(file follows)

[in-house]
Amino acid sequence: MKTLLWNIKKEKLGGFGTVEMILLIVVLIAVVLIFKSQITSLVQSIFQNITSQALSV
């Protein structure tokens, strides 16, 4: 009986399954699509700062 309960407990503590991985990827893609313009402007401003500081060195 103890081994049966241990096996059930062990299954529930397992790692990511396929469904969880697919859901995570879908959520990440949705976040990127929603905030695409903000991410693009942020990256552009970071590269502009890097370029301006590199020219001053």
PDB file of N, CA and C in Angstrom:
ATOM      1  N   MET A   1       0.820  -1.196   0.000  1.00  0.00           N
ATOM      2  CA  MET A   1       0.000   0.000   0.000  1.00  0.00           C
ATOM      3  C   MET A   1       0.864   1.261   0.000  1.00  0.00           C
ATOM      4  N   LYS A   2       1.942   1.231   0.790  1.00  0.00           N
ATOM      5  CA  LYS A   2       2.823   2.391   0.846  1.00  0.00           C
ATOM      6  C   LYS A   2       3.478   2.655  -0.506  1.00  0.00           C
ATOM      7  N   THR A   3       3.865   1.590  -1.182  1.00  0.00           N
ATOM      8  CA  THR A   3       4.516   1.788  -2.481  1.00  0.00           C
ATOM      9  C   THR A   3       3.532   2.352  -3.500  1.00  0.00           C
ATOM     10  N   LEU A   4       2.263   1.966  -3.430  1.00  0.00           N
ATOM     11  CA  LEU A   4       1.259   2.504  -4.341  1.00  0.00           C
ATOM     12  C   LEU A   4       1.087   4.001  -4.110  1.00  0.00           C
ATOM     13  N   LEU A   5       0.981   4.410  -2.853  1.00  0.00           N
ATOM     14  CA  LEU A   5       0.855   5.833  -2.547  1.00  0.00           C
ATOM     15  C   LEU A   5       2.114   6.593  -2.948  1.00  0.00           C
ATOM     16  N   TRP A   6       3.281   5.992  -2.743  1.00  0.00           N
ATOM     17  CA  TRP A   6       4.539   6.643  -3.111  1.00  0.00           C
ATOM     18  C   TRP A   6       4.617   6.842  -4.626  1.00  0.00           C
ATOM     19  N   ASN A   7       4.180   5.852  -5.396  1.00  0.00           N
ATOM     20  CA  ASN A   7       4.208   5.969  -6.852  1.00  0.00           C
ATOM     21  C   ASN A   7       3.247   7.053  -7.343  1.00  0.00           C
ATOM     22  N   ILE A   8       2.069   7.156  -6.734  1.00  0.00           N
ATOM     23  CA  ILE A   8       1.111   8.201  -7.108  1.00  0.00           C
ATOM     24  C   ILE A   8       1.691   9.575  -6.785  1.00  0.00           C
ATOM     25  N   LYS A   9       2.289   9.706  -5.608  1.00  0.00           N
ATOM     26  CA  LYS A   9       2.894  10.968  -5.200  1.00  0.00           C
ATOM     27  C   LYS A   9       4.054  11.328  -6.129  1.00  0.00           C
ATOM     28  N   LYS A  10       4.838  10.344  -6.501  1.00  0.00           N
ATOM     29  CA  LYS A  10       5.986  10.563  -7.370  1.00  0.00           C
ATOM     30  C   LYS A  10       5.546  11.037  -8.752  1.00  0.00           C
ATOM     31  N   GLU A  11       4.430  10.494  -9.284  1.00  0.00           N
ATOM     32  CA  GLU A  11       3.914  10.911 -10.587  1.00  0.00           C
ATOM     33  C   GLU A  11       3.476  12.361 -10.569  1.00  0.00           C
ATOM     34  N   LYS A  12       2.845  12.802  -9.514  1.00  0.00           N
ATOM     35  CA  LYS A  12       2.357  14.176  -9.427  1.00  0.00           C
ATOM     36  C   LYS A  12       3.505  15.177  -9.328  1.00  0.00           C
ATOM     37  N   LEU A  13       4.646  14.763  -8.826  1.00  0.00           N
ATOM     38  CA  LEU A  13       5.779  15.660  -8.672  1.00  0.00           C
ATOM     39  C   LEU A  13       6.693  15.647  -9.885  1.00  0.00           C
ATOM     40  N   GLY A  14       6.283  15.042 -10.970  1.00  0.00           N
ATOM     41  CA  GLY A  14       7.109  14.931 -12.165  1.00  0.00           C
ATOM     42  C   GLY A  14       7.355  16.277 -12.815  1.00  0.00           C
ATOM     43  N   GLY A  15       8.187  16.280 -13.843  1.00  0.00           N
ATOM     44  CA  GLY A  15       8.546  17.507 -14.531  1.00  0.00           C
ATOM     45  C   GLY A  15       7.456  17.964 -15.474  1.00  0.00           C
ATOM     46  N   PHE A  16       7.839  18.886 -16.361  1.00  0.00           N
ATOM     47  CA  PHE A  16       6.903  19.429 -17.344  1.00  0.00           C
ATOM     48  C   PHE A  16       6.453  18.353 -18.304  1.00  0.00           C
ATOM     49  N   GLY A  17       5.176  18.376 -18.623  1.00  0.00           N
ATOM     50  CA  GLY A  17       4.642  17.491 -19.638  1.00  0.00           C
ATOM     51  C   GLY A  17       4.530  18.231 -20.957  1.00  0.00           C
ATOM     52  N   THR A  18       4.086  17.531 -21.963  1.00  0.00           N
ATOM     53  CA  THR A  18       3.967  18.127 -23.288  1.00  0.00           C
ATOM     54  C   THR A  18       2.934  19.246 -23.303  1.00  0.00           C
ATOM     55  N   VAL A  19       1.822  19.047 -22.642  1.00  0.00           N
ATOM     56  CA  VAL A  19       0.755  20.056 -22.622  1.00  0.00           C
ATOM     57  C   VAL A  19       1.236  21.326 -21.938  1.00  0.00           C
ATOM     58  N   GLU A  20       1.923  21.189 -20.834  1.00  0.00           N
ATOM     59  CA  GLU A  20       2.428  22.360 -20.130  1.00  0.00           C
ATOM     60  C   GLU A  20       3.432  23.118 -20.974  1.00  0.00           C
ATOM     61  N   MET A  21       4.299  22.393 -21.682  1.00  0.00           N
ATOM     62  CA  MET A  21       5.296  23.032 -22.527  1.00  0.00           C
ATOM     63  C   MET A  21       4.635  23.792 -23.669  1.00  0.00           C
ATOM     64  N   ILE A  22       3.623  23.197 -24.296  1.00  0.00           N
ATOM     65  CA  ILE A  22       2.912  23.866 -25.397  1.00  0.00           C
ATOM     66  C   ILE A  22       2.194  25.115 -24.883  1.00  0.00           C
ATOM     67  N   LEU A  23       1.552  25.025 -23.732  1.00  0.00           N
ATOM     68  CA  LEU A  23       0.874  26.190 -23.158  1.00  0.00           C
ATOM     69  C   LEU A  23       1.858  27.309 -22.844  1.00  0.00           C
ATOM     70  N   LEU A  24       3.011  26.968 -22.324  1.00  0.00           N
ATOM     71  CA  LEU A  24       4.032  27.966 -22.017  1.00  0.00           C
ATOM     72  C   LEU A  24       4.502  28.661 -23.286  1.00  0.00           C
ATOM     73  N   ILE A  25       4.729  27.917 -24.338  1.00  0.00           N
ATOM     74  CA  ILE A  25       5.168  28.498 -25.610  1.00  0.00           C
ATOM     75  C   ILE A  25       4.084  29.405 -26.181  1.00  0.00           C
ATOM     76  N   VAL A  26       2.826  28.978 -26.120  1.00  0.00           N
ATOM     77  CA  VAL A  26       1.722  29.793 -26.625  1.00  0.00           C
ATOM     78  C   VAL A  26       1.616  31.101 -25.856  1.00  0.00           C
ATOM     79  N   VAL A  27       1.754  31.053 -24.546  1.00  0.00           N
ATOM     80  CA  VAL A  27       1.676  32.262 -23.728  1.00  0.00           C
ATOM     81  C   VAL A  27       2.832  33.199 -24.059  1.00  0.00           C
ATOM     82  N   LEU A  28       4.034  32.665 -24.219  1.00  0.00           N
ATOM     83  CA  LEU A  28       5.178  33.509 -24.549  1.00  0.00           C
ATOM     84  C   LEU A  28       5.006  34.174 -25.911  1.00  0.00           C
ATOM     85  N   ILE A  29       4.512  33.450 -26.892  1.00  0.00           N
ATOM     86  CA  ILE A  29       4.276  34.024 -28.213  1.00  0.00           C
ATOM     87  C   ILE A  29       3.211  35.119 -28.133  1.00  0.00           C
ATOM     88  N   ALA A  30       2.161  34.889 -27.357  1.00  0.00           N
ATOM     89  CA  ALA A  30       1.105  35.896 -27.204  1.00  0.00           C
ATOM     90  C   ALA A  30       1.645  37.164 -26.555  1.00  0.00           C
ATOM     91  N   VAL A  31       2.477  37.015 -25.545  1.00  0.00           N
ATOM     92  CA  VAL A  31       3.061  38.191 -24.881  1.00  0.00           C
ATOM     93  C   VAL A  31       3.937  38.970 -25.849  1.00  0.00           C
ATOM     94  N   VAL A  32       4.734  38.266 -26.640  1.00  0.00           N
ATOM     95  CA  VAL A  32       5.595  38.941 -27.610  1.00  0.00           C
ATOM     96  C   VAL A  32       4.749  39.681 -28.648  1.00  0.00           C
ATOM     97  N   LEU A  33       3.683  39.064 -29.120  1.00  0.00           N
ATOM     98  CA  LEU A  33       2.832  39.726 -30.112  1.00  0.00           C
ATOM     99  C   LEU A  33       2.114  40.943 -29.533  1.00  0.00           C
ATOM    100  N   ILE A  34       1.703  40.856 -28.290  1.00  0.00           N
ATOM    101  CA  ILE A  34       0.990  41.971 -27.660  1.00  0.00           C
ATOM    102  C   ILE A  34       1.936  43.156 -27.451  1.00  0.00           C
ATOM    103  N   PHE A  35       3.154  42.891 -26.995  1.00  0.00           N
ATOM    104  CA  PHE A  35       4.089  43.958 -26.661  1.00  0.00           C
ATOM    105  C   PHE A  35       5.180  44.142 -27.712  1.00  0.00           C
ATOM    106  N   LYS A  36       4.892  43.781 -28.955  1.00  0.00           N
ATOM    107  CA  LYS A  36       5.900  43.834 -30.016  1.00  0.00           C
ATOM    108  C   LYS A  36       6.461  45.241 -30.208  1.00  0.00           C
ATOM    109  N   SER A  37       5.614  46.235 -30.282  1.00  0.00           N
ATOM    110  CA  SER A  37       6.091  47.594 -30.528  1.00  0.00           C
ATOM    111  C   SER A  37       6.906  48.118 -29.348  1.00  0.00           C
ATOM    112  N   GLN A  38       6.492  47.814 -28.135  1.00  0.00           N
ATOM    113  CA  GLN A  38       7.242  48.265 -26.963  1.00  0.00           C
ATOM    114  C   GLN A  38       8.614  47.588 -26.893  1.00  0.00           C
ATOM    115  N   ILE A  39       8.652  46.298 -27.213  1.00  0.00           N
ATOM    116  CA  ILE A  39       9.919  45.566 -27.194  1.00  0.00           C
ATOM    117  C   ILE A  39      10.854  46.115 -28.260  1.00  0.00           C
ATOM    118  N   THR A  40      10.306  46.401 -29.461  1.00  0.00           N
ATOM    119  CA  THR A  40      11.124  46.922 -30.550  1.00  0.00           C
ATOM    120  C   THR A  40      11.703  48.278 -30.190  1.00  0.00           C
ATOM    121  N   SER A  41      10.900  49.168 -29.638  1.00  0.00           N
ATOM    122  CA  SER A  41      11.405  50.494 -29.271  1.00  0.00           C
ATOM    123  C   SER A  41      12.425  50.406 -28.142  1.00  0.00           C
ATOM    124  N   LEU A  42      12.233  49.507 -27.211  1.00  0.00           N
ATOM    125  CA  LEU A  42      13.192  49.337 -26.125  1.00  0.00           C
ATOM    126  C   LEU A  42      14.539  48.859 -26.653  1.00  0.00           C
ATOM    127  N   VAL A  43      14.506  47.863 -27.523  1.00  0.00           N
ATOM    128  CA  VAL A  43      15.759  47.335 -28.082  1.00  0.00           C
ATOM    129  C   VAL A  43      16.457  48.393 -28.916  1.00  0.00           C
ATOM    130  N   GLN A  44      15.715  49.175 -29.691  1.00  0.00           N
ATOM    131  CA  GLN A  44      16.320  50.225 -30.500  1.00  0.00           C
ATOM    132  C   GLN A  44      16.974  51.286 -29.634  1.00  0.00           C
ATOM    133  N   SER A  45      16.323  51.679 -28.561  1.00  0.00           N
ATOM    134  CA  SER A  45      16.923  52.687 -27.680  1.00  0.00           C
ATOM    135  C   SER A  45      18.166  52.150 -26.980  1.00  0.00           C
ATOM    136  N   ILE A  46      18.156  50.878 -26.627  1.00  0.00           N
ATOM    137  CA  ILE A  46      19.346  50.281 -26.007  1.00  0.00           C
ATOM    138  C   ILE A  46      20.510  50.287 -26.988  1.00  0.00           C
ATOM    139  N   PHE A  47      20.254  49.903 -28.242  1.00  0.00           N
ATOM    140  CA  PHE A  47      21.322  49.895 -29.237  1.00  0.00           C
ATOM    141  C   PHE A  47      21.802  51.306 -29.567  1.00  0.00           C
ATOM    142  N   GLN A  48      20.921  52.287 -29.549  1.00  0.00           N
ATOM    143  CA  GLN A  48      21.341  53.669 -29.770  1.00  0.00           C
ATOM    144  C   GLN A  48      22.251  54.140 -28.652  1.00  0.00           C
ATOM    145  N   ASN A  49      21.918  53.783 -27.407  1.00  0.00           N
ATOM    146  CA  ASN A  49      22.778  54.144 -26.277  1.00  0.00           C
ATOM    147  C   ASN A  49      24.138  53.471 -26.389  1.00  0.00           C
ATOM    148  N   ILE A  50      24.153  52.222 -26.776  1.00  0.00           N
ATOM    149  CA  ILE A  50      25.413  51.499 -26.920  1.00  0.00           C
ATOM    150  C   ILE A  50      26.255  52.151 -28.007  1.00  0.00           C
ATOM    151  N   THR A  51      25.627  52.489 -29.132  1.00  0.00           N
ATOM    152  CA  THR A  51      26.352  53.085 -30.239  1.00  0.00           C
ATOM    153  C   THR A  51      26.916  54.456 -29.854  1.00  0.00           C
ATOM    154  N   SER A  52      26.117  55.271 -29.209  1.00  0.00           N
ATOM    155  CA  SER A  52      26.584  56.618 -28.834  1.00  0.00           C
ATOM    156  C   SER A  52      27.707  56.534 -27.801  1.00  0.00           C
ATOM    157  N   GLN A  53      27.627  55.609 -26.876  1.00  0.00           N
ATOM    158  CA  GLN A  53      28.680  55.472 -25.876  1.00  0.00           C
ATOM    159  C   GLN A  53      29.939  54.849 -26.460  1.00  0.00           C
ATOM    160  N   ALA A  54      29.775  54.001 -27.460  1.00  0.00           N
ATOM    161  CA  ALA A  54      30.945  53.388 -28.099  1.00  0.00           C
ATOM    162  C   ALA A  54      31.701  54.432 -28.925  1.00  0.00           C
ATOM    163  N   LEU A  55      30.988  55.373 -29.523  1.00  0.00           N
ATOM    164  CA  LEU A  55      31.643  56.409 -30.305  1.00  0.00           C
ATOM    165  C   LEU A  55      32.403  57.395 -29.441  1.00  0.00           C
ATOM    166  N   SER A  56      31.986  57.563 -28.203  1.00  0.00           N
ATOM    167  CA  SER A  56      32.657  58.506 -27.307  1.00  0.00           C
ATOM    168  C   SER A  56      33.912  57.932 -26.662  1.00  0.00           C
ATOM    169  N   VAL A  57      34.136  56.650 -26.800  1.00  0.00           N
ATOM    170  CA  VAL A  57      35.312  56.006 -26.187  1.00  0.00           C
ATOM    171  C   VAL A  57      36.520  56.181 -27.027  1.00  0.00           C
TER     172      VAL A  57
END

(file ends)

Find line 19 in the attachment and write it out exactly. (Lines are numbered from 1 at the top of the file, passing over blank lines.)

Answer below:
ATOM     15  C   LEU A   5       2.114   6.593  -2.948  1.00  0.00           C